הָהֵן עוֹמֶר מָהוּ שֶׁיִּזָּרַע לָכֵן מִתְּחִילָּה. רִבִּי חִייָה בַּר אָדָא בְעָא קוֹמֵי רִבִּי מָנָא. לֹא נִמְצָא כְקוֹמֵץ עַל הַשְּׁיֵרִיים שֶׁאֵינָן נֶאֱכָלִין. Since it is permitted to harvest the omer even during the Sabbatical Year, the Gemara asks: With regard to that omer, if it becomes clear that there are no sefiḥin in a particular Sabbatical Year, what is the halakha concerning planting it ab initio? When Rabbi Ḥiyya bar Adda heard this question, he asked, in the presence of Rabbi Mana: In general, a handful of a meal-offering is burned on the altar, and the remainder of the meal-offering may be eaten by the priests. If the remainder may not be eaten by the priests, the entire offering is invalid. In the case under discussion, if one were to plant barley during the Sabbatical Year, would it not be comparable to the case of a handful of a meal-offering whose remainder may not be eaten, as it is prohibited to eat produce that is planted during the Sabbatical Year?
אָמַר לֵיהּ. נַעֲשֶׂה כַחֲמִשָּׁה דְבָרִים שֶׁהֵן בָּאִין בְּטוּמְאָה וְאֵינָן נֶאֱכָלִין בְּטוּמְאָה. Rabbi Mana said to him: The omer is nonetheless valid, as it becomes like the five offerings that may be brought in a state of ritual impurity but may not be eaten in a state of impurity. There is a mishna in tractate Pesaḥim (76b) that lists five communal offerings that are offered in a state of impurity under certain circumstances; however, they may not be eaten in a state of impurity. Similarly, the omer that is brought from barley that was planted during the Sabbatical Year is valid, despite the fact that after the handful is burned on the altar, the remainder of the meal mixture may not be eaten.
כֵּיצַד הוּא עוֹשֶׂה. נוֹטֵל מָעוֹת מִן הָשּׁוּלְחָנִי וְנוֹתֵן לַקּוֹצְרִין וּלְשׁוֹמְרִין עַד שֶׁלֹּא יַקְרִב הָעוֹמֶר. מֵבִיא מָעוֹת מִתְּרוּמַת הַלִּשְׁכָּה וּמְחַלְלָן עָלָיו. § The Gemara asks: How does the treasurer do this, i.e., pay the salaries to the guards and harvesters from the chamber collection? The money in the Temple treasury is consecrated property, and consecrated property may be desacralized only through redemption (Arakhin 33a). The Gemara answers: He takes money from the money changer and gives that money as payment to the harvesters and to the guards before the omer is offered. Once the time for offering the omer arrives, he brings money from the collection of the Temple treasury chamber and desacralizes it by transferring its sanctity onto the barley that is to be used for the omer. This money now becomes unconsecrated and is used to repay the money changer.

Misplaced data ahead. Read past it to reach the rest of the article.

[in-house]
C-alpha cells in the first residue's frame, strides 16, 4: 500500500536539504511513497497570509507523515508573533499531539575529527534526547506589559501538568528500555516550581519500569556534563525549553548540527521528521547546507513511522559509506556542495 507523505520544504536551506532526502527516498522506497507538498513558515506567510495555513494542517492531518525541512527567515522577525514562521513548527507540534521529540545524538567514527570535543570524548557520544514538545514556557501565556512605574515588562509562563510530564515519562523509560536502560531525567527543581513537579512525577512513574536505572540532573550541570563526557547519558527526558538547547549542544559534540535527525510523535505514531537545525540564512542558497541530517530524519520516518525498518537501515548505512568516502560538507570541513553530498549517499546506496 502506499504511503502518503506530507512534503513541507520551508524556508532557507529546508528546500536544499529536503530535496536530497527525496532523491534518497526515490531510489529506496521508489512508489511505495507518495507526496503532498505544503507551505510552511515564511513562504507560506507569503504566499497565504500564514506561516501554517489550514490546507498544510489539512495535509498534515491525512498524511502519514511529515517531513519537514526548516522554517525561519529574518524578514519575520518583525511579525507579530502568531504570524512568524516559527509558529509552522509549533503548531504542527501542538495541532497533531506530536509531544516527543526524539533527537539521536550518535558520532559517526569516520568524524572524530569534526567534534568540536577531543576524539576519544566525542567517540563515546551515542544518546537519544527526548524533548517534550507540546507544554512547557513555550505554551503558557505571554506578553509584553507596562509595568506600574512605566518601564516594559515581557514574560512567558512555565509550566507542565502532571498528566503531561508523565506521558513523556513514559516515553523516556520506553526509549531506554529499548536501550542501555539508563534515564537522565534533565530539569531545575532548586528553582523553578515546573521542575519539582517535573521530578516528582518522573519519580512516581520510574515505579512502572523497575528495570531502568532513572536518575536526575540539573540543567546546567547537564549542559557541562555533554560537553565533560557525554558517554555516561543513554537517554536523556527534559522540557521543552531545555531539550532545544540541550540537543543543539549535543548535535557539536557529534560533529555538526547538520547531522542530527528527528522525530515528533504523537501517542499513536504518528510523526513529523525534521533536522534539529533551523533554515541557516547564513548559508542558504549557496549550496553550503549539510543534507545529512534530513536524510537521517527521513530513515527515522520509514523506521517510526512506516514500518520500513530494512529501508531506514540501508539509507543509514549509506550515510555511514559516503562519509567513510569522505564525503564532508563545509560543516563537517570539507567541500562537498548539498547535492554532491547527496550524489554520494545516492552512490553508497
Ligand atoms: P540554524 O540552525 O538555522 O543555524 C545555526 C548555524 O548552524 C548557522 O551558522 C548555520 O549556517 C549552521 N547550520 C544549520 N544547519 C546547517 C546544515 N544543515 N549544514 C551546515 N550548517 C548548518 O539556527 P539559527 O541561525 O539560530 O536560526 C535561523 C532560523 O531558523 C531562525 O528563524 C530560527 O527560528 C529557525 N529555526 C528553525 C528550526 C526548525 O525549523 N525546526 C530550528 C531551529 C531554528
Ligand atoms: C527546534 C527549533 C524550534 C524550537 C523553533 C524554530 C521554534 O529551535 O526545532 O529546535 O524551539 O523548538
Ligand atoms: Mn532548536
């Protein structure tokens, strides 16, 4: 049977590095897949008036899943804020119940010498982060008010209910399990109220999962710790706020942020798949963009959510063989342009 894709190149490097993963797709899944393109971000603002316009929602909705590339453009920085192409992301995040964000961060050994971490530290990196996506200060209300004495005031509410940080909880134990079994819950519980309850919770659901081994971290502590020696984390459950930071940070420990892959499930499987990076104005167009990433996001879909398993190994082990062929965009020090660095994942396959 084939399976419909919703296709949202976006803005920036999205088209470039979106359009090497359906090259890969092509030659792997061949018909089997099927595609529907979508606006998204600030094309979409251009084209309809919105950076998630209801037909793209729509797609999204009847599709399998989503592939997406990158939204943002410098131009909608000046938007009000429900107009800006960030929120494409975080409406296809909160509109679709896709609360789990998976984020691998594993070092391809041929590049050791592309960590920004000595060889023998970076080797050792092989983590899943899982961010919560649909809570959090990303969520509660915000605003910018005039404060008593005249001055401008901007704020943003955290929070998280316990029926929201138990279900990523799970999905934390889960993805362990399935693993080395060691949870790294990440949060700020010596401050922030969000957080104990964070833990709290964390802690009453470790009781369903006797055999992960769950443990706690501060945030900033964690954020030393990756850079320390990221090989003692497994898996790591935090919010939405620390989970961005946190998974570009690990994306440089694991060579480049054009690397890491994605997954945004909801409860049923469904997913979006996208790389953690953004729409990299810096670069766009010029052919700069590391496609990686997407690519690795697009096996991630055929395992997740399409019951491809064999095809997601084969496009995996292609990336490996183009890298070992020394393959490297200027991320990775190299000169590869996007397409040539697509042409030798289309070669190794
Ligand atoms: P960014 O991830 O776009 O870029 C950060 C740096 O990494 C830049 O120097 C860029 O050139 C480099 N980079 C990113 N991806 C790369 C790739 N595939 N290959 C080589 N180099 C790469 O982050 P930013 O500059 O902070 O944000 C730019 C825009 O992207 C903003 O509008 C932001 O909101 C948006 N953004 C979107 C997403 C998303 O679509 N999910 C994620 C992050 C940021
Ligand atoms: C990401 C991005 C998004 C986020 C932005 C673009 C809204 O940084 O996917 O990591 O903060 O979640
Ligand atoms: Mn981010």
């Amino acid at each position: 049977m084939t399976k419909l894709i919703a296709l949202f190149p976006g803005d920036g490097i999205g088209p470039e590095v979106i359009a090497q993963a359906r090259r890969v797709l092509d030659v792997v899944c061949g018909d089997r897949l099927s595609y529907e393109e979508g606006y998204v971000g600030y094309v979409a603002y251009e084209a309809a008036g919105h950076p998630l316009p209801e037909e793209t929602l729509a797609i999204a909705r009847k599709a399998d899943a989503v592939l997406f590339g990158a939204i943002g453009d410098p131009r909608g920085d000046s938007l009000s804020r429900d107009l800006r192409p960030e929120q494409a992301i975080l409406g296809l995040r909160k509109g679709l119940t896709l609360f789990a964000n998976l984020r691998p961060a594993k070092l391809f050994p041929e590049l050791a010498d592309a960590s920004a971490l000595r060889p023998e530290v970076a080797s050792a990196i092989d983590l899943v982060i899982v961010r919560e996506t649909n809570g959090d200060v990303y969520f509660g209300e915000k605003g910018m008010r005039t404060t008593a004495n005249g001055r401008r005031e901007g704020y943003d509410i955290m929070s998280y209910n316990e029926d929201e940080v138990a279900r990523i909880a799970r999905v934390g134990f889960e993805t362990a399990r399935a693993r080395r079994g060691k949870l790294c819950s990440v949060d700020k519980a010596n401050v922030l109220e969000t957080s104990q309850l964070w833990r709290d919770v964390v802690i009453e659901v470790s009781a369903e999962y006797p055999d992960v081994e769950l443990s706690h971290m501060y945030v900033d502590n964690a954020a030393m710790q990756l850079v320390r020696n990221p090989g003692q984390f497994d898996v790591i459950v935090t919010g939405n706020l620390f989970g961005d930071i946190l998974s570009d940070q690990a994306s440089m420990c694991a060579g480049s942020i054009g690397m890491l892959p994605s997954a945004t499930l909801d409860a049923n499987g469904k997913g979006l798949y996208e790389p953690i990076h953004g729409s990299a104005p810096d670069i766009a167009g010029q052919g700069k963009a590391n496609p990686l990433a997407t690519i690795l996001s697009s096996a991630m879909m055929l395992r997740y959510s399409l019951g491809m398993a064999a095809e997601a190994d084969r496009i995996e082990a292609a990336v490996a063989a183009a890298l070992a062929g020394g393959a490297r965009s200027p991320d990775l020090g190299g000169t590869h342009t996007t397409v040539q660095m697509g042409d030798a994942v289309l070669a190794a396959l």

וְטָבוּ כֵן. רִבִּי אָחָא בְשֵׁם רִבִּי בָּא. כָּל־מַה שֶׁיִּתֵּן הֵן הֵן דָּמָיו מִשָּׁעָה הָרִאשׁוֹנָה. The Gemara asks: Is this acceptable? The monetary value of the omer, which is used to desacralize the funds, is far less than the amount paid to the harvesters and guards. The Gemara answers. Rabbi Aḥa said in the name of Rabbi Ba: Whatever the treasurer gives them as payment is considered to be its monetary value from the beginning of the process, even if the barley is worth considerably less on the open market.
תַּנֵּי. אַף בְּפַתָּחֵי אֲבָנִים כֵּן. כֵּיצַד הוּא עוֹשֶׂה. נוֹטֵל מָעוֹת מִשּׁוּלְחָנִי וְנוֹתֵן לַחוֹצְבִין וּלְסַתָּתִין עַד שֶׁלֹּא תִינָּתֵן עַל גַּבֵּי הַדֹּימוֹס. [אַחַר כָּךְ] מֵבִיא מָעוֹת מִתְּרוּמַת הִַלִּשְׁכָּה וּמְחַלְלָן עָלֶיהָ. On a similar note, it was taught in a baraita: It is even so with regard to stoneworkers, who hew stones from mountains and cut them for use in the Temple. They too receive their salary from the Temple treasury. How does the treasurer do this? He takes money as a loan from a money changer and gives it as payment to the ledgemen and to the stonecutters before the stone is placed on the row [dimos] that is being built. Once it is placed on the row, he brings money from the collection of the chamber and desacralizes it onto the stones. In this way, the stones become consecrated and the money becomes unconsecrated. That money is then used to repay the money changer.
וְטָבָא הִיא כֵן. רִבִּי יוֹסֵה בֵּירִבִּי בּוּן בְּשֵׁם שְׁמוּאֵל. כָּל־מַה שֶׁיִּתֵּן הֵן הֵן דָּמָיו מִשָּׁעָה הָרִאשׁוֹנָה. The Gemara asks: Is this acceptable? The workers are paid for all their labor, yet some of the stones become broken and unfit for use. Therefore, the amount of money spent by the treasury is more than the actual value of the stones placed on the structure of the Temple. Rabbi Yosei, son of Rabbi Bun, said in the name of Shmuel: Whatever the treasurer gives them as payment is considered to be the monetary value of the stones from the beginning. The value of the stones that are used includes the value of the stones that broke during the process.